Hello everyone, today I will be discussing some of the common clinical applications of optical principles. Optics, the study of light, is the central physical science of our profession. It also happens to be one of my favorite subjects so far in optometry school. Unlike my OAT articles, I’m going to have to limit the depth of these explanations, but of course if you have any questions, feel free to leave a comment and the end of the page!
1. Why do eye charts really need to be placed 20 ft. away from the patient?
The answer: Vergence! While it is true that the size of letters on a Snellen eye chart can easily be calculated (a letter on the 20/20 line will subtend five minutes of arc with the details subtending one minute of arc, and a letter on the 40/40 will subtend ten minutes of arc with the details subtending two minutes), one might think that we could place the eye chart closer, and compensate by making the letters smaller (i.e. that 20/20 letter would be fine if we placed it at 10 ft. but made it half the height). This just doesn’t work, because the vergence of light originating from a distance of 10 ft. is clinically significant (it is negative 0.33 diopters). At 20 ft. (or roughly 6 meters), however, the vergence is small enough (negative 0.16 diopters) that we don’t have to worry about it.
Economically, of course, we don’t often want to have 20 ft. long exam rooms, so how do we deal with this? Well, the obvious answer is that most optometrists use a mirror system to make sure that the distance the light actually travels between the projected eye chart and the patient is 20 ft.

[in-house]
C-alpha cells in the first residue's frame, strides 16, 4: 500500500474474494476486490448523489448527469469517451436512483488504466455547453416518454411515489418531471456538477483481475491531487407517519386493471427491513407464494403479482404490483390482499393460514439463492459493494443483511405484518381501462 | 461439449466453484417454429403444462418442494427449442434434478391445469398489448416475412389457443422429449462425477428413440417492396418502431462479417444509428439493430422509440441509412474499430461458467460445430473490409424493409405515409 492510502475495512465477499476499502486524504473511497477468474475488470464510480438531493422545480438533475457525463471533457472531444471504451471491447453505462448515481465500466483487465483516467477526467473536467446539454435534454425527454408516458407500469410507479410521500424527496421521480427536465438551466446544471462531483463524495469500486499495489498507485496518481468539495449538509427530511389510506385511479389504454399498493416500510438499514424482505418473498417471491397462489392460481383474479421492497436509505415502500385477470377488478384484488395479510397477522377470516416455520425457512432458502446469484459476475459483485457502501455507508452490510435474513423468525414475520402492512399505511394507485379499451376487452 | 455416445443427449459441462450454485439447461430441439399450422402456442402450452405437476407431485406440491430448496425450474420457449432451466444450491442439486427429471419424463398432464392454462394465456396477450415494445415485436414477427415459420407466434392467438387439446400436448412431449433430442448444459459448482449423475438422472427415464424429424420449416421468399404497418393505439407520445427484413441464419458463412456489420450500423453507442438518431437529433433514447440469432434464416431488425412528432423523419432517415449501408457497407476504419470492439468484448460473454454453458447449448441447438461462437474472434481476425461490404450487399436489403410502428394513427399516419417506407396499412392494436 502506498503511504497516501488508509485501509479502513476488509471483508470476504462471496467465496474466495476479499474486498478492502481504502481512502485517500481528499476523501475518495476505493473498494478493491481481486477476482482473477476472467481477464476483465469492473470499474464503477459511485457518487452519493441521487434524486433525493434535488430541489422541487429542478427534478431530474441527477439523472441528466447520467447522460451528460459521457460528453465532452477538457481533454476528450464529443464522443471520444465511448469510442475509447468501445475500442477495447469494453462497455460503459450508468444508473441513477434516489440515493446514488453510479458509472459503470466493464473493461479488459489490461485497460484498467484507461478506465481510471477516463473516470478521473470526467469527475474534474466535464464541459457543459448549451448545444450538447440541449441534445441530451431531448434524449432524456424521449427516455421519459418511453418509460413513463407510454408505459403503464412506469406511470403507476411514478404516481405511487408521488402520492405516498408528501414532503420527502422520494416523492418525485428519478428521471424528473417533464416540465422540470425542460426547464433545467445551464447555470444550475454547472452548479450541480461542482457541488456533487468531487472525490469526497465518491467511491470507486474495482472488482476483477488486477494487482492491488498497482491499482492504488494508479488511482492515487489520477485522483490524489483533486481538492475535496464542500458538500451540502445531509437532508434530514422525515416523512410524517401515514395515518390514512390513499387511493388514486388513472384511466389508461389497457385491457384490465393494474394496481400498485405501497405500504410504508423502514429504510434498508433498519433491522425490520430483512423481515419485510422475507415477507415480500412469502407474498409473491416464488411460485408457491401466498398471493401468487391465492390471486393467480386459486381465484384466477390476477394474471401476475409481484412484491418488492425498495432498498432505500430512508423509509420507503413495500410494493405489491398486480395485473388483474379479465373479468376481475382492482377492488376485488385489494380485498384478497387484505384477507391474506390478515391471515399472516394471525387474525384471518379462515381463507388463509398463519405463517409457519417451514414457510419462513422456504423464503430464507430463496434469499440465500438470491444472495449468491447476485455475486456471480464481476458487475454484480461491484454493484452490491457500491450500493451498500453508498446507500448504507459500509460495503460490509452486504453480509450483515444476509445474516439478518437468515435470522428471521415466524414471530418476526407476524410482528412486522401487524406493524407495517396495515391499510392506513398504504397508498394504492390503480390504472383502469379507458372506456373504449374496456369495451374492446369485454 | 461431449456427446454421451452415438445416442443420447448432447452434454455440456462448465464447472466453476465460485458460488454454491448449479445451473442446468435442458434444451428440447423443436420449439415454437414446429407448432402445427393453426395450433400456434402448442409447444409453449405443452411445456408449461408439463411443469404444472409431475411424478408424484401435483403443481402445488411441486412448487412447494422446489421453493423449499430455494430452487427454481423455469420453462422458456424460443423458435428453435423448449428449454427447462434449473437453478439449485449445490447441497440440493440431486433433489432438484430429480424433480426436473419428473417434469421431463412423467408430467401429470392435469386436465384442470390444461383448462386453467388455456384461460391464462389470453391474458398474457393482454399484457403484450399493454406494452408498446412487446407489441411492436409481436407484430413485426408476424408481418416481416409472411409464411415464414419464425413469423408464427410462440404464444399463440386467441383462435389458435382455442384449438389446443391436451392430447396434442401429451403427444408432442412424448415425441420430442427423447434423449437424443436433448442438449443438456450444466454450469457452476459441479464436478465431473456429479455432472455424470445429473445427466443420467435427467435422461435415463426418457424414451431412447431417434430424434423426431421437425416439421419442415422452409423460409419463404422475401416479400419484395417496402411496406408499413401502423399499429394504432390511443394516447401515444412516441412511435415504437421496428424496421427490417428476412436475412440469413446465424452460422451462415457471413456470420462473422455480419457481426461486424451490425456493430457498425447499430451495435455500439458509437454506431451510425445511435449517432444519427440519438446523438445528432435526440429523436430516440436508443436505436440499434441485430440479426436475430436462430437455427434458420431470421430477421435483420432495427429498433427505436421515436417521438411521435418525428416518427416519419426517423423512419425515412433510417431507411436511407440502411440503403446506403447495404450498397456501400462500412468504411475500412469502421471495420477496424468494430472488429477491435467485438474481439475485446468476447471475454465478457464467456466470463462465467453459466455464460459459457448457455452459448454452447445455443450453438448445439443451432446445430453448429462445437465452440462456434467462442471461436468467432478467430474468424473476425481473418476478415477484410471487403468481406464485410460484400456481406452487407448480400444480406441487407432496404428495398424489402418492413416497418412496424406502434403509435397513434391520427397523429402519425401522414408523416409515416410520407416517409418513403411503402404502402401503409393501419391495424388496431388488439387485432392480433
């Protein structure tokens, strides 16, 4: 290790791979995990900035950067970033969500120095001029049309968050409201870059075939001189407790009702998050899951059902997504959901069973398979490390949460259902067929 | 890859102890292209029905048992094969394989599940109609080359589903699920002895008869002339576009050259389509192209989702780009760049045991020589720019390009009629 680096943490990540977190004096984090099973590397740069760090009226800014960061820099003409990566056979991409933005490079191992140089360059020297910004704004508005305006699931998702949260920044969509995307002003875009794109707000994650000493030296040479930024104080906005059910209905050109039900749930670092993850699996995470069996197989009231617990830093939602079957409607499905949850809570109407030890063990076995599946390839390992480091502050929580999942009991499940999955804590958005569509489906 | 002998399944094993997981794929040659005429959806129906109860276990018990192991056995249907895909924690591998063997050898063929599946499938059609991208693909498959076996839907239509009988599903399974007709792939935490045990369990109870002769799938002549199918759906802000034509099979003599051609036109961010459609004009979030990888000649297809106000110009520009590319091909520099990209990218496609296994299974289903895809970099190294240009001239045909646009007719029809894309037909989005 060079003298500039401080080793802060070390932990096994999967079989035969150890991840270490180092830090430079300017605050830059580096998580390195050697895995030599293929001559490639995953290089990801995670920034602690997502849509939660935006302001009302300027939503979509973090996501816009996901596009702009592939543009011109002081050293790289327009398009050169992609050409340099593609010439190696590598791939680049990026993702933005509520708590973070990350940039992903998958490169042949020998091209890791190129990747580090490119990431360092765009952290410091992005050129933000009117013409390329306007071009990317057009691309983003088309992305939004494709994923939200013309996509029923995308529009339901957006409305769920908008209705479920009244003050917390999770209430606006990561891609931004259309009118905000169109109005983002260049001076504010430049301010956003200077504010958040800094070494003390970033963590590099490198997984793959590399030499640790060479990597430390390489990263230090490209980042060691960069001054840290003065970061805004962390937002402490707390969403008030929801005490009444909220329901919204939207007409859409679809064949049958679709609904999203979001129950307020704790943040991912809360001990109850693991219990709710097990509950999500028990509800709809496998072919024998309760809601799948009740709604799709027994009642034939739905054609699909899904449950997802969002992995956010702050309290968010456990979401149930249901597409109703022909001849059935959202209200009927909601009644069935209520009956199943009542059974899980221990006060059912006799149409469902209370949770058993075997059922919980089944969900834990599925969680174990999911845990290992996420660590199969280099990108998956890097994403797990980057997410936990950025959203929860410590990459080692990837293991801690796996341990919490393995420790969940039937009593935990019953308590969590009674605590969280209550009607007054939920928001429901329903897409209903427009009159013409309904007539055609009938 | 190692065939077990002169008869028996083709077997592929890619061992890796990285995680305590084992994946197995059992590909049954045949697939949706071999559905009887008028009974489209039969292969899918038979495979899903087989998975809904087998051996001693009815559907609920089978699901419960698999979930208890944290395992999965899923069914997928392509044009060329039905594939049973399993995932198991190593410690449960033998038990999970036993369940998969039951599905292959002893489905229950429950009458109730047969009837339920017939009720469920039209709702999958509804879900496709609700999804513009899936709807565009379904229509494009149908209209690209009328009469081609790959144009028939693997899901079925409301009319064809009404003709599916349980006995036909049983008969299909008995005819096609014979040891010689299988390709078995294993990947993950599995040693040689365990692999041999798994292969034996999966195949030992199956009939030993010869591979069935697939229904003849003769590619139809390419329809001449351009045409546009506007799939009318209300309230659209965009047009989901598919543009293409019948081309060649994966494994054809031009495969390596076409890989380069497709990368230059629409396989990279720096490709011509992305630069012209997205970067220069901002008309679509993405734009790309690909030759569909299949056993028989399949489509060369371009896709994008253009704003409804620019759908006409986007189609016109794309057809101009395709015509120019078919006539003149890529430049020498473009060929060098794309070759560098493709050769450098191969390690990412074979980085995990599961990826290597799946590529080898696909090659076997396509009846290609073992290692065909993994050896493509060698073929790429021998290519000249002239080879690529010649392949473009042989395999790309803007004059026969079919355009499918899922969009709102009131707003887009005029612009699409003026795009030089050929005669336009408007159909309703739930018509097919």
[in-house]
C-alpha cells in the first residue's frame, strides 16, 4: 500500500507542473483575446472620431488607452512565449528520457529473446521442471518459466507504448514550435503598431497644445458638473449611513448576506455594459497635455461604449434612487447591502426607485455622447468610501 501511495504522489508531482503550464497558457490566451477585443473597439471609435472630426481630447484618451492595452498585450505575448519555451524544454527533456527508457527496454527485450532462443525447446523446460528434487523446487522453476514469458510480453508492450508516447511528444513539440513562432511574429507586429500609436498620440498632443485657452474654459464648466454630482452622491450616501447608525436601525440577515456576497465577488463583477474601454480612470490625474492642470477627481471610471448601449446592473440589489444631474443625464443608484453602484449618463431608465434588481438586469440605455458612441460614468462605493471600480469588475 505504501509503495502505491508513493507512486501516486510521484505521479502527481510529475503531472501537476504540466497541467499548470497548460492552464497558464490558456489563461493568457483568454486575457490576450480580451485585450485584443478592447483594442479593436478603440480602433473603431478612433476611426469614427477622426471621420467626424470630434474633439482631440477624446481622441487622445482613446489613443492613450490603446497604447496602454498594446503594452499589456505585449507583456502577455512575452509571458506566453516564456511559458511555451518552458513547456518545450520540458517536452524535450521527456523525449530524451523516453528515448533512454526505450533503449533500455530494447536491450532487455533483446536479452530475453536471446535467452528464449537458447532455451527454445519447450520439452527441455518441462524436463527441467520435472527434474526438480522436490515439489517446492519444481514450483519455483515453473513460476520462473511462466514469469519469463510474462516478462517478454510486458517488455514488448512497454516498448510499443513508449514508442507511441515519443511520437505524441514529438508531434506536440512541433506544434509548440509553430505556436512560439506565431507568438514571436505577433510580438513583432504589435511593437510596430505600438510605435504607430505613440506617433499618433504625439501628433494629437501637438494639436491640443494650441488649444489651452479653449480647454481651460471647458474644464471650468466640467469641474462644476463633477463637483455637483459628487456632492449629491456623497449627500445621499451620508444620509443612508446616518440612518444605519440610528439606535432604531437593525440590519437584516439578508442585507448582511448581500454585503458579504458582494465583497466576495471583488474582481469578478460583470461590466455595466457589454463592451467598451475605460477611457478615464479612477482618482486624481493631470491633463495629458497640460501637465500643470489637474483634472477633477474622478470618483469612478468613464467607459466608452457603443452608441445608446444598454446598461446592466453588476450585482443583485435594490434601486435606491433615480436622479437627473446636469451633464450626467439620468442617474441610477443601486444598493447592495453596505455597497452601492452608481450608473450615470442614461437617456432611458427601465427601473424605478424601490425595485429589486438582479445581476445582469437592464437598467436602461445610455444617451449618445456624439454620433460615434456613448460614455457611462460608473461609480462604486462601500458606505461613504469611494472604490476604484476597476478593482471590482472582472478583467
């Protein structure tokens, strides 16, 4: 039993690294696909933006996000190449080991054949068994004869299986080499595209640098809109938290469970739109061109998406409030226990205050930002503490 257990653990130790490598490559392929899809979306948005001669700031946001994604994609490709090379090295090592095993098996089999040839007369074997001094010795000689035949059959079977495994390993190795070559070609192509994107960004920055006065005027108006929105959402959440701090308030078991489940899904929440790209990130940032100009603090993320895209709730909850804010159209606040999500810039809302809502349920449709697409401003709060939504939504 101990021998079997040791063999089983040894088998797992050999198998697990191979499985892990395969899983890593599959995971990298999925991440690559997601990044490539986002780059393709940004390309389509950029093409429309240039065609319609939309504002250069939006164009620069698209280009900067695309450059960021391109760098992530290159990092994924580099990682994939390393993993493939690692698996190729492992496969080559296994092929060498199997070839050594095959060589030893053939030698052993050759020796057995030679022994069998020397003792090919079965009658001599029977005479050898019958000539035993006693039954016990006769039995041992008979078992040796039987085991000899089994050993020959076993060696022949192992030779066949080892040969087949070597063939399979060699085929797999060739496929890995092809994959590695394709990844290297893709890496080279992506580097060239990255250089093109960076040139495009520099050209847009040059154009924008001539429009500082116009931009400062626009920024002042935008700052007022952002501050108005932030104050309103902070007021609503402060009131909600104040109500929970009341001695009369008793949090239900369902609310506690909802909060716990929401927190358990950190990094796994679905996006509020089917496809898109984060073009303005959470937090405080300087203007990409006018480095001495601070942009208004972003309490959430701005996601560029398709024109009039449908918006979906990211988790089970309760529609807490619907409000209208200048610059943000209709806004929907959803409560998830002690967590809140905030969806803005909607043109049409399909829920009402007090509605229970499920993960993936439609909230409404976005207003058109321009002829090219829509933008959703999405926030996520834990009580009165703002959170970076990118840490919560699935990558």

The answer: Vergence! I know, I know, it’s the same as last time, but hey it’s a critically important concept. The standard vertex distance for glasses (the distance between the lenses and the corneal plane) is 12 mm, and the vergence of light does actually change as it travels that small distance to reach the person’s eye. For low prescriptions, this doesn’t have much of an effect, but for higher prescriptions it does and it must be taken into account. Converging light (light with a positive dioptric value) will continue to converge as it travels over that distance, and the radius of curvature will decrease, meaning that the power will increase. Similarly, diverging light will continue to diverge as it travels that distance, and the radius of curvature will increase, meaning that the power will decrease. So, for those of you who wear plus lenses in your spectacles, you would actually need contact lenses with a higher power than your glasses in order to compensate for this. For those of you with minus lenses, you will need contacts with less power than your glasses to compensate. And if we are dealing with sphero-cylindrical lenses, each meridian needs to be dealt with separately, the result being that the cylinder power may need to change as well. So, at what point is a person’s prescription strong enough that we have actually have to worry about making these vertex adjustments? It happens once the power reaches about 4.00 diopters.
The Answer: Well, a number of things could be happening. One reasonable possibility is that induced prism, caused by improperly centered lenses, is causing the diplopia. For plus lenses, if the optical center of the lens is decentered out, then base out prism will be induced, and if it is decentered in, base in prism is induced. If it is decentered up, then base up prism is induced, and finally if it is decentered down, base down prism is induced. For minus lenses, induced prism is always in the opposite direction of what it would be for a plus lens. The induced prism is directly dependent upon both the amount of decentration and the power of the lens (Prentice’s rule), so this effect would most likely be noticed in patients with a high prescription (plus or minus). In reality, there are many possible explanations for this patient’s diplopia, but this is a good example of how an optical formula like Prentice’s rule can have a direct clinical effect.
I hope you enjoyed this, and comments/questions are welcome!
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